“Must a thing be shunned because evil is displayed with the good? Again, purity of purpose determines the case. Only the good will be sought by the pure in heart. But evil is everywhere. In one form or another it is presented in the newspaper, on the radio, on television, in movies, in fiction, in history, in the Bible, in the school, in places of business, on the job, at the game, in the church, and in the home. In all of these things our purpose is to accept the good while holding misgivings toward the evils incidental to the good. The desirable rose has thorns incidental to it. Although the thorns are detested, we do not let them prohibit enjoyment of the rose. In enjoying the rose, we learn to avoid the prick of the thorn. So the presence of that which is undesirable does not eliminate our liberty to enjoy that which is good.

Written by freeinchrist

April 1, 2010 at 8:00 am

Free In Christ: Law and Principle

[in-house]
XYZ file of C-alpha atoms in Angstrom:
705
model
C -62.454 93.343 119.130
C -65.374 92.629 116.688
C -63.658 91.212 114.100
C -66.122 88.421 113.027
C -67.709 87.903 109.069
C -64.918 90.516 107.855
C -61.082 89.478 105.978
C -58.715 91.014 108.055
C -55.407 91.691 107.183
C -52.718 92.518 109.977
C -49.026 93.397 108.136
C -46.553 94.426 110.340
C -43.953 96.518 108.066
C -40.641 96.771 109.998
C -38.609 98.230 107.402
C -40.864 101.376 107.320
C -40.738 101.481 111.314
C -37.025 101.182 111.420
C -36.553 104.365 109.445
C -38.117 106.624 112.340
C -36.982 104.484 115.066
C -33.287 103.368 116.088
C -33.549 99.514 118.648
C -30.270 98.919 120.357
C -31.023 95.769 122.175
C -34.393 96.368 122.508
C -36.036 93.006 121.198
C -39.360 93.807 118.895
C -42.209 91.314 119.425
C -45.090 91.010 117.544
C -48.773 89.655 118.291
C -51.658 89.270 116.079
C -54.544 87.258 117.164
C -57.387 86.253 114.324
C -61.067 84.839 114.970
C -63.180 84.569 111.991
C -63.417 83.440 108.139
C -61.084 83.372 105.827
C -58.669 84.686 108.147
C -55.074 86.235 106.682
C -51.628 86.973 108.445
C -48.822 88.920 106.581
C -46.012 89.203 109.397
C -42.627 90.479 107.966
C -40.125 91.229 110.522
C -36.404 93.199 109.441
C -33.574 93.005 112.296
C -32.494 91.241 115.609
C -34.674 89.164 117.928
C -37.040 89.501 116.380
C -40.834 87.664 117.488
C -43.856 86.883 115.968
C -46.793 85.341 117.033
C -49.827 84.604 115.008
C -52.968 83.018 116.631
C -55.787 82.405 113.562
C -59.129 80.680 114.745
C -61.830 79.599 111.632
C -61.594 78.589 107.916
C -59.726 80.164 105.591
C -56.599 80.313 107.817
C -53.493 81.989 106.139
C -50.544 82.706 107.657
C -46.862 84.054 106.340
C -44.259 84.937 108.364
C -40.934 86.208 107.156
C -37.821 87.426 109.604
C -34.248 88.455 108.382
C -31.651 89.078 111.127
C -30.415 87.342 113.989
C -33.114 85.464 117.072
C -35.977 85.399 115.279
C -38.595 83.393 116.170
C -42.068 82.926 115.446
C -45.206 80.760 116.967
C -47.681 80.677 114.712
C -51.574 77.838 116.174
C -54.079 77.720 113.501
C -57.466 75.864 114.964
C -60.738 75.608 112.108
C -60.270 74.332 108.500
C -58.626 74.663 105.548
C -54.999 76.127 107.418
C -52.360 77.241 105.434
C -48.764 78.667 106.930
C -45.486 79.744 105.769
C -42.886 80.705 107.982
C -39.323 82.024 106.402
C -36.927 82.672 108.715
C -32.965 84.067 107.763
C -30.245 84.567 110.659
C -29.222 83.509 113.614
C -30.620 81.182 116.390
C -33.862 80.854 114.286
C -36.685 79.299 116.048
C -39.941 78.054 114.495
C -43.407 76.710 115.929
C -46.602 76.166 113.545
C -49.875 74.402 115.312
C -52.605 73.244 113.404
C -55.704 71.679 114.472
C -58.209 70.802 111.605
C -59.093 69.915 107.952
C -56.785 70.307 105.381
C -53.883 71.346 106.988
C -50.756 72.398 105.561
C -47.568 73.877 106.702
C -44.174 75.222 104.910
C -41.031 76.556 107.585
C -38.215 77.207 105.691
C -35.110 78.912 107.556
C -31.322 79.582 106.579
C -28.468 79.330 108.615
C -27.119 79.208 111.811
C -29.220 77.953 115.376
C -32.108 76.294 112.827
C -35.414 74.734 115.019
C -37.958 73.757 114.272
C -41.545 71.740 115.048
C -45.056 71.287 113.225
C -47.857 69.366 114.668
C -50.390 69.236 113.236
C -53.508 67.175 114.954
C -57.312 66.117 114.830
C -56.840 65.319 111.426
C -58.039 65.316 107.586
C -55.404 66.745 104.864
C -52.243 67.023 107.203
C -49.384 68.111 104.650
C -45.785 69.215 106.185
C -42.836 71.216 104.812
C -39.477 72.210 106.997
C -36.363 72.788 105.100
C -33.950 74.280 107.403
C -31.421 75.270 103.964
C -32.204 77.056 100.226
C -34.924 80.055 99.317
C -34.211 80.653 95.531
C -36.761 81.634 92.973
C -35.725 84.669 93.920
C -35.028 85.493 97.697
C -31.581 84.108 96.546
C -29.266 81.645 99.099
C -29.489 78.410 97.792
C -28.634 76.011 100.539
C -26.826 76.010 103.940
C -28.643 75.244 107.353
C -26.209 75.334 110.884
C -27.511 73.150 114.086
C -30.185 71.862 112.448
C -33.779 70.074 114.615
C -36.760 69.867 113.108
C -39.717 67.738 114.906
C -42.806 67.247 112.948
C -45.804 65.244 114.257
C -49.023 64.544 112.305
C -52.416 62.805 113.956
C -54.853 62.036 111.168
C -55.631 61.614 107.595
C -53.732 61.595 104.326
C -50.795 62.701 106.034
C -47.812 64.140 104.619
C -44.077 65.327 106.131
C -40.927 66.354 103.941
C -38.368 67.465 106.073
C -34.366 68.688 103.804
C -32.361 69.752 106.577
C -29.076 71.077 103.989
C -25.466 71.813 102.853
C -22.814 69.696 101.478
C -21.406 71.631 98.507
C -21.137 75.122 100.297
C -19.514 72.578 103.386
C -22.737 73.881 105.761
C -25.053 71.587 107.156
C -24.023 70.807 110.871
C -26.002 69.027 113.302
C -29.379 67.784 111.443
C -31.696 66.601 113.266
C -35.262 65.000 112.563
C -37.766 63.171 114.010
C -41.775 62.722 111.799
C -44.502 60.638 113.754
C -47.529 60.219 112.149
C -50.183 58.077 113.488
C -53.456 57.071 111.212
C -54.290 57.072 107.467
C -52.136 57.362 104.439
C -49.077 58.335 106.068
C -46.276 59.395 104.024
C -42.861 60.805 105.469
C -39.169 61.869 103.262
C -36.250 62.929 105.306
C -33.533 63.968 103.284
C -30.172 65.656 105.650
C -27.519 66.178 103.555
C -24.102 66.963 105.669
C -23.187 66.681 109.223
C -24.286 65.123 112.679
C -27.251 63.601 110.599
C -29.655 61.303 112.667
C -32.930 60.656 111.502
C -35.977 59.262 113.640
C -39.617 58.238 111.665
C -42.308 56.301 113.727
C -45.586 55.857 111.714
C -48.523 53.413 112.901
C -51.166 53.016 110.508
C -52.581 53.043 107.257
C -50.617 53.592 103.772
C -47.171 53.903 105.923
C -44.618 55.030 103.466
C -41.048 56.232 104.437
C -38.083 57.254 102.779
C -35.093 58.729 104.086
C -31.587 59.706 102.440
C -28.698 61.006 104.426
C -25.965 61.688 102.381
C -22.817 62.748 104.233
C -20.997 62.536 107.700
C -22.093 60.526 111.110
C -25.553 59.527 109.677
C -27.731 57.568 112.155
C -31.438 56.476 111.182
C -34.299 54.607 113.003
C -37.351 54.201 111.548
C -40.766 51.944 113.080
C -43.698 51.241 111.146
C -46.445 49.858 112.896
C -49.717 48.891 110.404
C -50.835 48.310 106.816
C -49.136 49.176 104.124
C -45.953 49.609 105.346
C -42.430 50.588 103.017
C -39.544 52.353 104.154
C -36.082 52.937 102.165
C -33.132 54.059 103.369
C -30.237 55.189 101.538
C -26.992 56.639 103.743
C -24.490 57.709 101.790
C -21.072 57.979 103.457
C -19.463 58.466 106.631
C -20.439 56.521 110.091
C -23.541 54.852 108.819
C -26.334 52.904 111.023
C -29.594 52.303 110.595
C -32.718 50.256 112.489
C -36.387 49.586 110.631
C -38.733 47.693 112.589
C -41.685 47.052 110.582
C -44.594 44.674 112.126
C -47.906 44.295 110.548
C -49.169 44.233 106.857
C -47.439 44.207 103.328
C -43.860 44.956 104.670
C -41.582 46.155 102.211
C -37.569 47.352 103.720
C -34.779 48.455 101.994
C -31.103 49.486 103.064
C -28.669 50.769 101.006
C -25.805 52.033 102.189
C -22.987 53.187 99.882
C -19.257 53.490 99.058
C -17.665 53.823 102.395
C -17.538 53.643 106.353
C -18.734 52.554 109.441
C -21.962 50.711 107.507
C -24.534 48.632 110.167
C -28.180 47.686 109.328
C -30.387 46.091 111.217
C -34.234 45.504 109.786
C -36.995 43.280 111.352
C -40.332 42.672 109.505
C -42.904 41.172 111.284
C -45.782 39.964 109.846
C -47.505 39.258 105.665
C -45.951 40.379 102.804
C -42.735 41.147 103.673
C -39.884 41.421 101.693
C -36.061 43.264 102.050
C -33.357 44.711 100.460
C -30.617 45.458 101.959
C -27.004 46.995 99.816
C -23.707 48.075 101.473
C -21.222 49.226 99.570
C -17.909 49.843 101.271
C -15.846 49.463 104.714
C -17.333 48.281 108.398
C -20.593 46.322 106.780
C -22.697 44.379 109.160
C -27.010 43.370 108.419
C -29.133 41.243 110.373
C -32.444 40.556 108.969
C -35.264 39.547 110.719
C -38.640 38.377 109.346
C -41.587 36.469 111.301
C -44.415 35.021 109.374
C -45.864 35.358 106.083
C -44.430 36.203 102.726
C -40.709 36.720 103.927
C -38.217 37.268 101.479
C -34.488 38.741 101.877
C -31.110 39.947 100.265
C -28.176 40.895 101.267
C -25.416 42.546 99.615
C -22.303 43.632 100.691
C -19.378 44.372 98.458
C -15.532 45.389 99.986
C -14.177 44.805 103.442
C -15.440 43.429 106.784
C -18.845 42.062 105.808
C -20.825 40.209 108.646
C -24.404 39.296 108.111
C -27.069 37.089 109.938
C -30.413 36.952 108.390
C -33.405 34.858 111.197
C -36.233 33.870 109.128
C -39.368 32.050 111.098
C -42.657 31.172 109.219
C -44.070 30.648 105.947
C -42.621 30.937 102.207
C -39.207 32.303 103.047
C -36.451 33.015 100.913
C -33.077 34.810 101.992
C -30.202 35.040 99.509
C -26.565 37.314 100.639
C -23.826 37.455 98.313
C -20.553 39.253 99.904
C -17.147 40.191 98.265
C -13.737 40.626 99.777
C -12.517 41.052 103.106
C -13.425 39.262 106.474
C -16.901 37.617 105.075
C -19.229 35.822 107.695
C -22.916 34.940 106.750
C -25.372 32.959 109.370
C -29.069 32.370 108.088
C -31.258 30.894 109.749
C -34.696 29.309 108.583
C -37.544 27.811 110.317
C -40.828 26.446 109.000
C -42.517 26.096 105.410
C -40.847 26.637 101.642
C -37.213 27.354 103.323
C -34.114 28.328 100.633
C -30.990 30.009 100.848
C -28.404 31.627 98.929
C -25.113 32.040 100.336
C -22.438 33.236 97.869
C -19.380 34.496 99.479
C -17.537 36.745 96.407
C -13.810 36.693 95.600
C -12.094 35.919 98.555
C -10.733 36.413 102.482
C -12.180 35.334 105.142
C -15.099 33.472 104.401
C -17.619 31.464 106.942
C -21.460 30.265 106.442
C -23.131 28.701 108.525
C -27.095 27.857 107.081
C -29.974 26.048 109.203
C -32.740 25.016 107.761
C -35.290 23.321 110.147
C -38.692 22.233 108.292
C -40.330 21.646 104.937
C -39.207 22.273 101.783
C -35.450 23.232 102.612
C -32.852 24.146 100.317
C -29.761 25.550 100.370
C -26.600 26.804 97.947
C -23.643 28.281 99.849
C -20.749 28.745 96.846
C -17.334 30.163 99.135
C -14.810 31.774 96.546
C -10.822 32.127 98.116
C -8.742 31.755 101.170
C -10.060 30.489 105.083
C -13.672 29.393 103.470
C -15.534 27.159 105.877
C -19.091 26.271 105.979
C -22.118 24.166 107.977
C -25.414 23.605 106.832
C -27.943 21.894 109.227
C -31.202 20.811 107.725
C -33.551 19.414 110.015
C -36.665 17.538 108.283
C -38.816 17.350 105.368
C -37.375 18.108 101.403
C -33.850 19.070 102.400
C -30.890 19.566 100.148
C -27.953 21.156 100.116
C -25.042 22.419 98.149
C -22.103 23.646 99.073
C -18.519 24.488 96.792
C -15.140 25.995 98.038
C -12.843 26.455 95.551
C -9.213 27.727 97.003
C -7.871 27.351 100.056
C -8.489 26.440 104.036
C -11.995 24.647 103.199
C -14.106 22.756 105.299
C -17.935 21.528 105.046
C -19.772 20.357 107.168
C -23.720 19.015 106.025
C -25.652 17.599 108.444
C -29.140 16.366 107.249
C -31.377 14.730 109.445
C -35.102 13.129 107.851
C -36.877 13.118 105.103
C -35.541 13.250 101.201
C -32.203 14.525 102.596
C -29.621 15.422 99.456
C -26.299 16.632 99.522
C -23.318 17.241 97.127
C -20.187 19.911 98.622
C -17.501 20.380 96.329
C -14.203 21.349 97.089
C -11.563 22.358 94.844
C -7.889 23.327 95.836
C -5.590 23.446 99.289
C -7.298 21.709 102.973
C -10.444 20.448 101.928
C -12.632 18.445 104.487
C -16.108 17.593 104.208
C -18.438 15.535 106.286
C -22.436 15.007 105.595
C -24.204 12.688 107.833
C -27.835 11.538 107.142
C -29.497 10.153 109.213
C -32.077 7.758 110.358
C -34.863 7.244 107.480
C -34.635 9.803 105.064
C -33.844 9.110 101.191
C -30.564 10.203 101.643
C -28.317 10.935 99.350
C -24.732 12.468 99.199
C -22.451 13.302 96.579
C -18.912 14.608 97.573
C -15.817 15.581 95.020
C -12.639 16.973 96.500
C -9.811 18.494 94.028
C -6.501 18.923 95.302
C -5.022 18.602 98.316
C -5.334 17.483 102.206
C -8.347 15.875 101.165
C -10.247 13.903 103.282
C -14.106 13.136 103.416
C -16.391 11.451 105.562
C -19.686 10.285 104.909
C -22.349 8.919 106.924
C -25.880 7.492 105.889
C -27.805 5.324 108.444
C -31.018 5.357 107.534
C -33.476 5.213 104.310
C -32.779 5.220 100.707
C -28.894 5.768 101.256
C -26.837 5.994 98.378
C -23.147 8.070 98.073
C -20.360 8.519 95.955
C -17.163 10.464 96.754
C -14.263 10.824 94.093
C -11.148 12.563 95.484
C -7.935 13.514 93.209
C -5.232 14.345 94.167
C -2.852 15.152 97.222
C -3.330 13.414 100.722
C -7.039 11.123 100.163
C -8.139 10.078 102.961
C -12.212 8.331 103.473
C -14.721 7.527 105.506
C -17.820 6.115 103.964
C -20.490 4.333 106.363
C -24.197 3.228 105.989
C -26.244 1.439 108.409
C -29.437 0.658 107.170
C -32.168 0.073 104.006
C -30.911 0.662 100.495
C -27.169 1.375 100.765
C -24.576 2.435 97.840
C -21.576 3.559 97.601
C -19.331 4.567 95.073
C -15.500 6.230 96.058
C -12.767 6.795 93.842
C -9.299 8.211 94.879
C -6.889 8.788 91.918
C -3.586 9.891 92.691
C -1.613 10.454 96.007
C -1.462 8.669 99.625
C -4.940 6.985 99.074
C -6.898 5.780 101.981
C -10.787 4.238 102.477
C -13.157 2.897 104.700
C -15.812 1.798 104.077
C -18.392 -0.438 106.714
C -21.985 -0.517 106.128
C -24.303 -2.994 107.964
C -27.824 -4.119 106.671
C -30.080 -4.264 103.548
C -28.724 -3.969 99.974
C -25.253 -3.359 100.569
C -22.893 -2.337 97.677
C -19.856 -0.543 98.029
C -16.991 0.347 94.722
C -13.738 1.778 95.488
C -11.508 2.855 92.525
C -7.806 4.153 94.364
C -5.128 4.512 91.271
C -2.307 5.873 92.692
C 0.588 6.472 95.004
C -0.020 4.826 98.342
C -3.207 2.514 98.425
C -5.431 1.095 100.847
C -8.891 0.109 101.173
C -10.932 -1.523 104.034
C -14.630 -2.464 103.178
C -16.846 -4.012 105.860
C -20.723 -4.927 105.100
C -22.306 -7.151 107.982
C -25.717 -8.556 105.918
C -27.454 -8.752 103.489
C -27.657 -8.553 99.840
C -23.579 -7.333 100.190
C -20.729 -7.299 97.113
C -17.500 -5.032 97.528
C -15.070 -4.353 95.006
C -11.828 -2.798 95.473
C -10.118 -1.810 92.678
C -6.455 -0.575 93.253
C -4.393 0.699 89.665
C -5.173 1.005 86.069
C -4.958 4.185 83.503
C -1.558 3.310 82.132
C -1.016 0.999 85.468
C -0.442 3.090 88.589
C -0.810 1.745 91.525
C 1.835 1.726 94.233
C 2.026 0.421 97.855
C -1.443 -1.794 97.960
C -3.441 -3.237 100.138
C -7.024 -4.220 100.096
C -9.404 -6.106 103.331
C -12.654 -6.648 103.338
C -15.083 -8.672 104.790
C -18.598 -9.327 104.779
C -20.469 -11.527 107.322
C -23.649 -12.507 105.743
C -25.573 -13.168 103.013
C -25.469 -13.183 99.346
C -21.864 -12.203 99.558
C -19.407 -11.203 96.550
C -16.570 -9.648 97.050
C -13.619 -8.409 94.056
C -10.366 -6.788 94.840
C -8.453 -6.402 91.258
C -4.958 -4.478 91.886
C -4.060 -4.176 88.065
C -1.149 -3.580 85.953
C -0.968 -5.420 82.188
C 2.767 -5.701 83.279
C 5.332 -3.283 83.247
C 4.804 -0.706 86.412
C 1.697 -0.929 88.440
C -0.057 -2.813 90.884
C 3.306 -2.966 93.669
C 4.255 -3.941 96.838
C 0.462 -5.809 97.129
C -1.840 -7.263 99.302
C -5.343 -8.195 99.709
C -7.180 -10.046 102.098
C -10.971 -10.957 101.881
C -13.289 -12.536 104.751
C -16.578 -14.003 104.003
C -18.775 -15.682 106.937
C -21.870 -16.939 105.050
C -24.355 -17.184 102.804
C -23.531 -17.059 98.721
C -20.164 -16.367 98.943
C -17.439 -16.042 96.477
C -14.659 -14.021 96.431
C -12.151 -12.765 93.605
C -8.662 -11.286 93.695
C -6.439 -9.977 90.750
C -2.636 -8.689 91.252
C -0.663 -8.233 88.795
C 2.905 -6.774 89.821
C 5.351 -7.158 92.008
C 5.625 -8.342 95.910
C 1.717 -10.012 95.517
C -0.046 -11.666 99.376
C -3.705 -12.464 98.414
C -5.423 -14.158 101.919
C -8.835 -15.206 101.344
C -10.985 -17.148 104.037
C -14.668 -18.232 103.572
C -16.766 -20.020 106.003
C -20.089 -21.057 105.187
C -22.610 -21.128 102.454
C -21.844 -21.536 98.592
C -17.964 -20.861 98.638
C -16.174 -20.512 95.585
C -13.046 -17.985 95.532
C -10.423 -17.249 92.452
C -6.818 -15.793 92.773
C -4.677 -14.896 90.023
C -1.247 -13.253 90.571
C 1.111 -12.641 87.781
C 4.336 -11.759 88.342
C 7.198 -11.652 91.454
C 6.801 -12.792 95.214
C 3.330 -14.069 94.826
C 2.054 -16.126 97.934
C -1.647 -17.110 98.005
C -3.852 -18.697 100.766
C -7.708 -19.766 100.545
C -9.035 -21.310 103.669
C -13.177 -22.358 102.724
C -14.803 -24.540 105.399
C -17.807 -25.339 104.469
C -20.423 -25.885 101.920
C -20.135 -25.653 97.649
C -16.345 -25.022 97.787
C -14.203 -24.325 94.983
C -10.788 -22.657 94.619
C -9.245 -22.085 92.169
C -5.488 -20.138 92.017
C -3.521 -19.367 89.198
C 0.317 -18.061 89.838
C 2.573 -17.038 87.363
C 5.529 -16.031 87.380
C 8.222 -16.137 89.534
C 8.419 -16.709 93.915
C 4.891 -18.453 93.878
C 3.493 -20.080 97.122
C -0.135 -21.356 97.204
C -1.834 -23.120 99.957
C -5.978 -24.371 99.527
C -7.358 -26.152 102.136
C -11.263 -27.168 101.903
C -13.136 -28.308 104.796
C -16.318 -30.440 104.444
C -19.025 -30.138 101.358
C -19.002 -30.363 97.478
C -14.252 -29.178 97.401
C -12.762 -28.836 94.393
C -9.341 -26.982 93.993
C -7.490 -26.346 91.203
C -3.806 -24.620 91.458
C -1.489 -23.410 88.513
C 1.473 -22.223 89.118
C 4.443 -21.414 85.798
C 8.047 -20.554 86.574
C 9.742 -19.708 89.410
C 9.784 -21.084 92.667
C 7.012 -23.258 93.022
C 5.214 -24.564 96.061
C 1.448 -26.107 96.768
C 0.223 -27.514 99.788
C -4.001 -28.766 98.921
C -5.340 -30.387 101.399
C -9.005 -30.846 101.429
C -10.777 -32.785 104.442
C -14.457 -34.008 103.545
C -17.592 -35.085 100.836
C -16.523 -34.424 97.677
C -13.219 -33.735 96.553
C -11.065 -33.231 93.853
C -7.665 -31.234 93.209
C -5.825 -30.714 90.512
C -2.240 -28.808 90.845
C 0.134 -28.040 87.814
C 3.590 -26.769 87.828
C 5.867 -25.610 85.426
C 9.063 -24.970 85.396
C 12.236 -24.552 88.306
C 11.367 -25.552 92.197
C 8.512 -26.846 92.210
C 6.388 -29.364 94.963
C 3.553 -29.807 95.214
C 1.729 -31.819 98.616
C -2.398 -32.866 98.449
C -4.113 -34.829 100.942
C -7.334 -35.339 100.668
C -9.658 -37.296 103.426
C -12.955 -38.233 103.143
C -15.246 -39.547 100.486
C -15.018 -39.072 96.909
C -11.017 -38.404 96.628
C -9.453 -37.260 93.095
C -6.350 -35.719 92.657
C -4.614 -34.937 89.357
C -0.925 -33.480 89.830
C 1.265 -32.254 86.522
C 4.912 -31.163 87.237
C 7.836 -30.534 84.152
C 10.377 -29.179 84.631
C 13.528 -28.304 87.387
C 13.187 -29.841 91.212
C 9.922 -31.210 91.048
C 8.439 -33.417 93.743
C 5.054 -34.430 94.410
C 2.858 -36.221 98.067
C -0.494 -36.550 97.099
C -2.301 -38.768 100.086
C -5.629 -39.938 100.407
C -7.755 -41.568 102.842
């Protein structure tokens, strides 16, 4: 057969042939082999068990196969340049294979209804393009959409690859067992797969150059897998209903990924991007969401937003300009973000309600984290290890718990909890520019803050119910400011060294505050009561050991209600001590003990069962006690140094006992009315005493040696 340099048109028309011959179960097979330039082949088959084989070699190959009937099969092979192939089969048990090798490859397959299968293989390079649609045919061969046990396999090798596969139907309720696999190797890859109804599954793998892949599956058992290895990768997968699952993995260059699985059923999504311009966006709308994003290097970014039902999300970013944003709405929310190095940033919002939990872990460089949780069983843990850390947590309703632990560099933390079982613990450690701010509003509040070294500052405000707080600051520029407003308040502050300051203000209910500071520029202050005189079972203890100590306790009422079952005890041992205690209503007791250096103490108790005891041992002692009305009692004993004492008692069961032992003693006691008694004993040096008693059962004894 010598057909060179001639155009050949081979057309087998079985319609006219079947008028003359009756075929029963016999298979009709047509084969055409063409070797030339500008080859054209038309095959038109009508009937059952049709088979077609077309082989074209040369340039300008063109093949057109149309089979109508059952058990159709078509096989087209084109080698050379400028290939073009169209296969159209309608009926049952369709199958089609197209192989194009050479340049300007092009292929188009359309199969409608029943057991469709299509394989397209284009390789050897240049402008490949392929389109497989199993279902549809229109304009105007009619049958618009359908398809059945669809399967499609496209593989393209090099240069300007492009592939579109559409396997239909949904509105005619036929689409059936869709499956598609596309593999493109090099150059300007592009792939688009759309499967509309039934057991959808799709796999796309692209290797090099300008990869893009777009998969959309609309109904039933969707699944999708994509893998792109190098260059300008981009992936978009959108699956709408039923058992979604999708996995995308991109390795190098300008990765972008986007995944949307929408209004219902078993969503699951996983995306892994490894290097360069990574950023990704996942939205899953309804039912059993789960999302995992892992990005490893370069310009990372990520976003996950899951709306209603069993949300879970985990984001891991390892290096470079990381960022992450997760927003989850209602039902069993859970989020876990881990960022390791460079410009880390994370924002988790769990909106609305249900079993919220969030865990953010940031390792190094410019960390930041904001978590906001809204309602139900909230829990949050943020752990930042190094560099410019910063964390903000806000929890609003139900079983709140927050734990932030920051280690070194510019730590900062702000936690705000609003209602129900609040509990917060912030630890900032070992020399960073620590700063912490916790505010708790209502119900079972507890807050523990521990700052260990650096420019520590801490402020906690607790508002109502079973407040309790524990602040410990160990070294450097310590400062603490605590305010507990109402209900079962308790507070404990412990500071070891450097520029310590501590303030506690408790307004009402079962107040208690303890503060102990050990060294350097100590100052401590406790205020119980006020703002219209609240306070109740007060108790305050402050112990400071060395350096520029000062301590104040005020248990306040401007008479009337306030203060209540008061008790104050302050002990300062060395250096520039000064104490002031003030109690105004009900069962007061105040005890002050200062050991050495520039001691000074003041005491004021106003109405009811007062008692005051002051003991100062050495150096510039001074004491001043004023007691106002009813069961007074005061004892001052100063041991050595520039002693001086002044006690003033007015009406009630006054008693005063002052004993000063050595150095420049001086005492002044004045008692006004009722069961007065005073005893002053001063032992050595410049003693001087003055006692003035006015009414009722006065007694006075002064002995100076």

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“Why do we have so many commands and directives from God?  Does He have some kind of divinely selfish interest that is fulfilled by His burdening us with requirements and restrictions? Does He have an ego problem which would cause Him to demand, “You people on earth, I command you to sing praises to me”?
This is how Cecil Hook started the second chapter of “Free In Christ” (Available Here) and it will say a lot about how he proceeds through the book.  So, is any of this true?  Does God have some kind of ego problem that makes Him need us to praise Him?  I had never really thought of it that way before reading the book, but immediately so much of what we do in the church of Christ seemed quite strange to me.  Is this how it hits you?